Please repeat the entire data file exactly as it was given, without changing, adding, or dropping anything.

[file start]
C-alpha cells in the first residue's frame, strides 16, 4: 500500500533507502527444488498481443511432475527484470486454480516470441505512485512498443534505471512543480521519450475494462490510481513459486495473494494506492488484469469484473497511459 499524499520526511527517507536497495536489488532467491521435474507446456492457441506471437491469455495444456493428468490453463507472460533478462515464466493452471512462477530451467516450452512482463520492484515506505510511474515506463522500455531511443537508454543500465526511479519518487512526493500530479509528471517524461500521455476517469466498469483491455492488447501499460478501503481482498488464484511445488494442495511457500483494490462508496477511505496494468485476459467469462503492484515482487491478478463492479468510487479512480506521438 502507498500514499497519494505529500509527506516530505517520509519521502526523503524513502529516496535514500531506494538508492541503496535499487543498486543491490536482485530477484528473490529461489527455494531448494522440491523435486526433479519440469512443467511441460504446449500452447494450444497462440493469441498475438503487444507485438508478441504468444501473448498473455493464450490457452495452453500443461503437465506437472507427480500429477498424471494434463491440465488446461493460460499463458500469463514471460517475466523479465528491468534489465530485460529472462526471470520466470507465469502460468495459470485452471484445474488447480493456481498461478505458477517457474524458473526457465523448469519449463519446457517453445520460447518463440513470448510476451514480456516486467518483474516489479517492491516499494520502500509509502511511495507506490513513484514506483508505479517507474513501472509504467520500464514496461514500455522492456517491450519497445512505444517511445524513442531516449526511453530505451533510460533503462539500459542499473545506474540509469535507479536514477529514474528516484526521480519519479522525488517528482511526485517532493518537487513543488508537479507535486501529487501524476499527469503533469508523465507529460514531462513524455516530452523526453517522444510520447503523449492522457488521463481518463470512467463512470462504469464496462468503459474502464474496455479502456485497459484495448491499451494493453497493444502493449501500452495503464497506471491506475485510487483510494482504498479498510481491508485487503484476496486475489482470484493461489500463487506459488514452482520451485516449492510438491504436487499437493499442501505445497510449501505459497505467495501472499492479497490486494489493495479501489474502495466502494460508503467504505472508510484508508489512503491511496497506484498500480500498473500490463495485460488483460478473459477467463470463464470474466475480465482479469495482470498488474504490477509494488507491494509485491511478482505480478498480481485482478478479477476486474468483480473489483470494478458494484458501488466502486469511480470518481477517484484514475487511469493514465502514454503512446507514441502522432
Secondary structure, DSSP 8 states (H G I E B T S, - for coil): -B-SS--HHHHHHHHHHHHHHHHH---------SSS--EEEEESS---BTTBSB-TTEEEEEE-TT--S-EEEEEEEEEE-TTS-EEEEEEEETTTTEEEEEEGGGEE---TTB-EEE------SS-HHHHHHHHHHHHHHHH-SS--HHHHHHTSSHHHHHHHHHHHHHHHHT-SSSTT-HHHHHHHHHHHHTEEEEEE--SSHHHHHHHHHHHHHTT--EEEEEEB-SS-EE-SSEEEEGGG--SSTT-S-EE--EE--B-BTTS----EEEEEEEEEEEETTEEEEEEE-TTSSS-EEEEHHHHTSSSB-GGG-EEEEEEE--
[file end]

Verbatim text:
C-alpha cells in the first residue's frame, strides 16, 4: 500500500533507502527444488498481443511432475527484470486454480516470441505512485512498443534505471512543480521519450475494462490510481513459486495473494494506492488484469469484473497511459 499524499520526511527517507536497495536489488532467491521435474507446456492457441506471437491469455495444456493428468490453463507472460533478462515464466493452471512462477530451467516450452512482463520492484515506505510511474515506463522500455531511443537508454543500465526511479519518487512526493500530479509528471517524461500521455476517469466498469483491455492488447501499460478501503481482498488464484511445488494442495511457500483494490462508496477511505496494468485476459467469462503492484515482487491478478463492479468510487479512480506521438 502507498500514499497519494505529500509527506516530505517520509519521502526523503524513502529516496535514500531506494538508492541503496535499487543498486543491490536482485530477484528473490529461489527455494531448494522440491523435486526433479519440469512443467511441460504446449500452447494450444497462440493469441498475438503487444507485438508478441504468444501473448498473455493464450490457452495452453500443461503437465506437472507427480500429477498424471494434463491440465488446461493460460499463458500469463514471460517475466523479465528491468534489465530485460529472462526471470520466470507465469502460468495459470485452471484445474488447480493456481498461478505458477517457474524458473526457465523448469519449463519446457517453445520460447518463440513470448510476451514480456516486467518483474516489479517492491516499494520502500509509502511511495507506490513513484514506483508505479517507474513501472509504467520500464514496461514500455522492456517491450519497445512505444517511445524513442531516449526511453530505451533510460533503462539500459542499473545506474540509469535507479536514477529514474528516484526521480519519479522525488517528482511526485517532493518537487513543488508537479507535486501529487501524476499527469503533469508523465507529460514531462513524455516530452523526453517522444510520447503523449492522457488521463481518463470512467463512470462504469464496462468503459474502464474496455479502456485497459484495448491499451494493453497493444502493449501500452495503464497506471491506475485510487483510494482504498479498510481491508485487503484476496486475489482470484493461489500463487506459488514452482520451485516449492510438491504436487499437493499442501505445497510449501505459497505467495501472499492479497490486494489493495479501489474502495466502494460508503467504505472508510484508508489512503491511496497506484498500480500498473500490463495485460488483460478473459477467463470463464470474466475480465482479469495482470498488474504490477509494488507491494509485491511478482505480478498480481485482478478479477476486474468483480473489483470494478458494484458501488466502486469511480470518481477517484484514475487511469493514465502514454503512446507514441502522432
Secondary structure, DSSP 8 states (H G I E B T S, - for coil): -B-SS--HHHHHHHHHHHHHHHHH---------SSS--EEEEESS---BTTBSB-TTEEEEEE-TT--S-EEEEEEEEEE-TTS-EEEEEEEETTTTEEEEEEGGGEE---TTB-EEE------SS-HHHHHHHHHHHHHHHH-SS--HHHHHHTSSHHHHHHHHHHHHHHHHT-SSSTT-HHHHHHHHHHHHTEEEEEE--SSHHHHHHHHHHHHHTT--EEEEEEB-SS-EE-SSEEEEGGG--SSTT-S-EE--EE--B-BTTS----EEEEEEEEEEEETTEEEEEEE-TTSSS-EEEEHHHHTSSSB-GGG-EEEEEEE--